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Review: 13 Hours

13 Hours: The Inside Account of What Really Happened In Benghazi

by Mitchell Zuckoff with the Annex Security Team

Reviewed by JMD Reid

On September 11th, 2012, the US Diplomatic Mission in Benghazi, Libya came under attack by Islamic Militias. Four men died over the next thirteen hours as a fierce gunfight raged through the night in the volatile city. This book is not about the political, partisan controversy that has mired what happened in Benghazi, but the members of the GSR—Global Security Resource) civilian contractors hired by the CIA to protect their clandestine sites—as they fought to protect themselves and other Americans that night.

The book first lays out the groundwork, discussing the history of Benghazi for the last several centuries so you can understand how the events of that night trace their roots back in time. Then it discusses who the GSR are. All are ex-military drawn from Navy Seals, Delta Force, and one Marine. These are men who had families and could make good money for a few months work in distant corners of the world. They didn’t want to fight. They just wanted to finish their tour and get back home.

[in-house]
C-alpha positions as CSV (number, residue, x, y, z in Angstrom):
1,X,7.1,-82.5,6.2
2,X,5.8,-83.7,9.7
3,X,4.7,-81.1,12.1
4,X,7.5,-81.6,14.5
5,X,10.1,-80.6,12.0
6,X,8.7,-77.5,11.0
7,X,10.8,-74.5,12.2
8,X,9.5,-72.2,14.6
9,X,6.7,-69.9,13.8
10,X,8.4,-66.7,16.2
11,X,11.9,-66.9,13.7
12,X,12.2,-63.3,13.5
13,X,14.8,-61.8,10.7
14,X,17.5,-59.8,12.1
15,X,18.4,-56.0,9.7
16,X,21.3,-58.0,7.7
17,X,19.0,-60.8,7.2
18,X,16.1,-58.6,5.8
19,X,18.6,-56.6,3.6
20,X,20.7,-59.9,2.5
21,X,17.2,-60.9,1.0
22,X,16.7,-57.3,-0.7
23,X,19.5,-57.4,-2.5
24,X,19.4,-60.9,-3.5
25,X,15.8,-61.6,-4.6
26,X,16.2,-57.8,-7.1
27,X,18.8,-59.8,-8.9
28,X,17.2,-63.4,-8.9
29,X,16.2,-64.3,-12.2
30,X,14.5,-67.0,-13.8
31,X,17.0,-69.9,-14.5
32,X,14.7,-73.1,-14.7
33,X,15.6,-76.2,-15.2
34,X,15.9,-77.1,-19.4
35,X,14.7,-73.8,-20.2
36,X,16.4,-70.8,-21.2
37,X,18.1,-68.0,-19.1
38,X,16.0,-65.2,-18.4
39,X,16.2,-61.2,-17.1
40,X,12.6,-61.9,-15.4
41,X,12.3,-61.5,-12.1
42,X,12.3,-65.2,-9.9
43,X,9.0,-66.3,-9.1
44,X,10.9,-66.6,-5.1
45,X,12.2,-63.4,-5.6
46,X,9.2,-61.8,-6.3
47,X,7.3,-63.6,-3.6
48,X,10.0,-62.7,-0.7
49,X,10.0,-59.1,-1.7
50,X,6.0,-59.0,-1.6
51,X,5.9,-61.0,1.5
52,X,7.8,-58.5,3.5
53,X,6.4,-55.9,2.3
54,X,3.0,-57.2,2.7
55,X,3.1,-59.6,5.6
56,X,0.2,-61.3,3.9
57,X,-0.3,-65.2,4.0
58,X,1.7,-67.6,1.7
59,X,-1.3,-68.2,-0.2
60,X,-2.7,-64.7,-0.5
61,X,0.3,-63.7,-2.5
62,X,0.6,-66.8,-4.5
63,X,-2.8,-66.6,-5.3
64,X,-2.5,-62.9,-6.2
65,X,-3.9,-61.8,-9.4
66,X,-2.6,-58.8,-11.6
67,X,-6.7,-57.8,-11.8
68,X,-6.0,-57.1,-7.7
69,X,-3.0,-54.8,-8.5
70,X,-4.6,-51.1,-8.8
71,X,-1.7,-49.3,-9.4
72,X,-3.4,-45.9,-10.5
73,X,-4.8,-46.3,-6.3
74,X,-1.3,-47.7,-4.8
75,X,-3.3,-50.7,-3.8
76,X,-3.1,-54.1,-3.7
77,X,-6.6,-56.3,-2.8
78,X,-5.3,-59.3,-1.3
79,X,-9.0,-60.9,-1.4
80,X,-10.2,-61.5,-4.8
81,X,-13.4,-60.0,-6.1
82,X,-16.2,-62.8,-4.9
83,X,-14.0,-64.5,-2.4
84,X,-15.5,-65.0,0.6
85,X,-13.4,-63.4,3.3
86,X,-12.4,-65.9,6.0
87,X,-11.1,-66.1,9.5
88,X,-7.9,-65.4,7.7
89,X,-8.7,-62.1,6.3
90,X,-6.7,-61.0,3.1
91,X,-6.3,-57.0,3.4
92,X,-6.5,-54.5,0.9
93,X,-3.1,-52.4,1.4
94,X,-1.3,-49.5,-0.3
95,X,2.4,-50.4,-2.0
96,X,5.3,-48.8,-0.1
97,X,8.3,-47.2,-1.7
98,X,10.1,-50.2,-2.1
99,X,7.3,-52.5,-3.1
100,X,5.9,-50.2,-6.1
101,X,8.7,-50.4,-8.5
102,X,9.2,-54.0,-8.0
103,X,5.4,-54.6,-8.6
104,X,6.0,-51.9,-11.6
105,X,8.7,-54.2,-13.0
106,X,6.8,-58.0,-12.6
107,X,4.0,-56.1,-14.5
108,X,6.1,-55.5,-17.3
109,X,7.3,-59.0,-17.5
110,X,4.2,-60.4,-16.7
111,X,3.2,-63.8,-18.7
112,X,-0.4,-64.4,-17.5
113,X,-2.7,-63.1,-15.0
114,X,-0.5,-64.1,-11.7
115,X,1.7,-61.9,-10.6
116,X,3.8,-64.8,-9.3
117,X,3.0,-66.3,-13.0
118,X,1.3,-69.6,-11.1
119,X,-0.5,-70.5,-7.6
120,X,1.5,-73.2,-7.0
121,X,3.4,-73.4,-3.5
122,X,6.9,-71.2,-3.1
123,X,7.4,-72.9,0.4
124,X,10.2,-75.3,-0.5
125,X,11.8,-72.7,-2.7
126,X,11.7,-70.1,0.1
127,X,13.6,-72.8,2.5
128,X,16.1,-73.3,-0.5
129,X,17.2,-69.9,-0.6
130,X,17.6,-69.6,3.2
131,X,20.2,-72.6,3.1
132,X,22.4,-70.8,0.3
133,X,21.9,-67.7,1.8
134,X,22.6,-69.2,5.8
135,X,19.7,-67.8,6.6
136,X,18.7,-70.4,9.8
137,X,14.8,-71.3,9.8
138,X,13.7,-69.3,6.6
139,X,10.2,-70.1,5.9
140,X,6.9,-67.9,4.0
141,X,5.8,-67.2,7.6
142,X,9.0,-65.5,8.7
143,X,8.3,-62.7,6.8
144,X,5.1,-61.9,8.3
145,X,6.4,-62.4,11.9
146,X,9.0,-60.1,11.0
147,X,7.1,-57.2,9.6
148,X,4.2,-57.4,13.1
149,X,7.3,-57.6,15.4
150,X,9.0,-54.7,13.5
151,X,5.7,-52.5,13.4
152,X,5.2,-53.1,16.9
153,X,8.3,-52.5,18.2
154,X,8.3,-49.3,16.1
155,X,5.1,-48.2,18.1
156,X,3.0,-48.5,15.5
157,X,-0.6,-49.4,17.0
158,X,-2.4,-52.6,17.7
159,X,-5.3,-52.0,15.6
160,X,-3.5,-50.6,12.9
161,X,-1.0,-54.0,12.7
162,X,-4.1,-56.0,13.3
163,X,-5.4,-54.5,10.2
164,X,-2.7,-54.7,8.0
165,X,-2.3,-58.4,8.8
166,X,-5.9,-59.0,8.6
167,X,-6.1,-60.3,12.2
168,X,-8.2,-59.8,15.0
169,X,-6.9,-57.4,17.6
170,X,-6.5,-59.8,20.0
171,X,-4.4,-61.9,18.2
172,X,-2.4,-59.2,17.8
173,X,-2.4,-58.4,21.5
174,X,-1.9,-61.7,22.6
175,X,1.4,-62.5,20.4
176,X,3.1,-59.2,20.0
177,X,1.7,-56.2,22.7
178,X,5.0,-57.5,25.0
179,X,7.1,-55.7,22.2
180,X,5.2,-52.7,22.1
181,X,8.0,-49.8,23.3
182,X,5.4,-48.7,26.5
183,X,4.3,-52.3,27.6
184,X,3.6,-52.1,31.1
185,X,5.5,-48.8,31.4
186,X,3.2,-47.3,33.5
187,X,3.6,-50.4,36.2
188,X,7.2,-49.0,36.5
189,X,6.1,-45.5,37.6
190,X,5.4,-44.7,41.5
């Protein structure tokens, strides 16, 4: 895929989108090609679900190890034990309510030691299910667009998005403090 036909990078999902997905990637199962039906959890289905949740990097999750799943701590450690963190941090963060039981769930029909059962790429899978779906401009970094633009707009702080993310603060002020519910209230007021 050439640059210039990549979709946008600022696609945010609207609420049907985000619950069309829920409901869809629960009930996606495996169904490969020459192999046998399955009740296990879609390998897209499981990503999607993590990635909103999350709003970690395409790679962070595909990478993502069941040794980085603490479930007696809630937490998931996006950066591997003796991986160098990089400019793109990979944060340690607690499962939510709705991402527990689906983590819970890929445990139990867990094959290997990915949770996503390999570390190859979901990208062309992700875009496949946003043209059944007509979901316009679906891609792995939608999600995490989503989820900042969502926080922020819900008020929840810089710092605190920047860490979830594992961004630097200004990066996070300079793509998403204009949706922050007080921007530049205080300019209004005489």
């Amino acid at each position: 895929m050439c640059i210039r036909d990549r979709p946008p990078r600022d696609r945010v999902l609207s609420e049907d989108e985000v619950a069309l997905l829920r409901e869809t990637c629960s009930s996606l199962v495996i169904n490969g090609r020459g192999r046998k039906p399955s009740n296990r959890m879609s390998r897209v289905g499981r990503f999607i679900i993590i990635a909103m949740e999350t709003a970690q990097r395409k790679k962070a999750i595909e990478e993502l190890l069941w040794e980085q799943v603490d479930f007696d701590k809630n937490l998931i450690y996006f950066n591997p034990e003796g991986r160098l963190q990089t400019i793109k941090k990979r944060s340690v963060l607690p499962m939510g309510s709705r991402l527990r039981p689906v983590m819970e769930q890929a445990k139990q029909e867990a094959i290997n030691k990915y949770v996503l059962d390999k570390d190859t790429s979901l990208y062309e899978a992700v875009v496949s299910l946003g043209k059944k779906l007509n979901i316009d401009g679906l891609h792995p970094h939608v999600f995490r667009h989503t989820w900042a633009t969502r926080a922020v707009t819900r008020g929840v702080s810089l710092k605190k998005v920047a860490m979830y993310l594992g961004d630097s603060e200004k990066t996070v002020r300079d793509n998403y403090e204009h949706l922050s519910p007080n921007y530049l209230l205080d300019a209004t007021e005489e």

Like a good history, it connects you with the participants. You get to know the operators, two of whom died during a mortar attack that night, and Ambassador Chris Steven and Sean Smith, who perished when their diplomatic building was set ablaze while they hid in a safe room. The book draws you into real, living history, letting you draw your own conclusions about the controversy.

Any fan of military history, will find this book to be a great read. It recreates, as best as possible, a terrible night. It makes an event argued about over and over by politicians grinding their own axes into something real and personable, cutting through all the bickering and backbiting that has characterized the tragedy since.

You can buy 13 Hours: The Inside Account of What Really Happened In Benghazi from Amazon.

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